Friday, November 5

5. Novembre. 2010 "Mese Numero Due"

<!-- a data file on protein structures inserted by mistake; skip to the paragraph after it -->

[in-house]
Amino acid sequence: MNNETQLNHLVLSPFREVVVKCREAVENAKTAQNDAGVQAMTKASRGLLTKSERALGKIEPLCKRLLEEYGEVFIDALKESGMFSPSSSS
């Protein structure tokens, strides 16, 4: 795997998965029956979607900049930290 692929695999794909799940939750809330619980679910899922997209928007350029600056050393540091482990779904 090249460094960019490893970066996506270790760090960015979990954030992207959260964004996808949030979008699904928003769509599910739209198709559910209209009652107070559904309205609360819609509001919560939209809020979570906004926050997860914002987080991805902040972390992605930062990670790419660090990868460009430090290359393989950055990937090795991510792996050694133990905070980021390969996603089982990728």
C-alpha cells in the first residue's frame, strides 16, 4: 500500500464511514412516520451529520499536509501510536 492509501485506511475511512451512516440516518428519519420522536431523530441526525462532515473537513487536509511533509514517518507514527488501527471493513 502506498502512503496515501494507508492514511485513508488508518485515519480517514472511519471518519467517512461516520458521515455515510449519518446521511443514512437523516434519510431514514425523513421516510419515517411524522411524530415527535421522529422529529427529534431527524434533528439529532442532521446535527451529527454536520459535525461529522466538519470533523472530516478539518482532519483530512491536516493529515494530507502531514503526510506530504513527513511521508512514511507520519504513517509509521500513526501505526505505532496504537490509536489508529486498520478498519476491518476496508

I cannot believe that I arrived in Italy two months ago today. Before leaving for Italy, the longest time I'd ever been away from home had been two weeks and now I haven't slept in my own bed in over 60 days. I know I talk about the concept of time so much but I just can't get over the fact that these two months seemed like they went by so quickly but then how it also feels like I've been here forever. I was just reading my first blog after my first week of being here. I said it felt like I'd been there forever and now weeks go by so quickly. So after two months most of my problems seem to be getting better but I've had a pretty difficult last couple of weeks. Dealing with loneliness has been my biggest problem these days. Because of the location of where I live and the fact that my host mom works until very late most nights, after school I have to take the train home and then usually most days I'm at my home alone until 8 at night. I've tried to get involved with some after school activities but all of them are in Cremona and at night and I have no way of getting into town so that makes it very difficult. There are also not really many kids in my little village or a place where they go to hang out where I could meet the few inhabitants. The kids in my class are very sweet and I like them a lot but otherwise I don't have very many friends here and that's extremely difficult for me because I'm such an extrovert. However, I'm very very fortunate to have such lovely other exchange students here. I know that everyone tells us to be careful of spending too much time with the other exchange students, but I'm so thankful I have some people to talk to and laugh with during school and on the weekends. I know that when I change houses and move into Cremona I'll be able to get together with people after school and participate in my after school activities. These days have been extremely difficult for me but I know that these moments will pass and time will continue to move faster and faster. I'm fortunate, though, to have such an amazing support system back home. I realize that it wasn't they're choice to have me leave for an entire 10 months and I realize that it's difficult for them too, but they're strength and support for me has made all the difference. It's times like these that I know will make me stronger, and I know that things are looking up. I always appreciate thoughts and prayers and feel free to contact me at anytime.  Grazie a tutti :)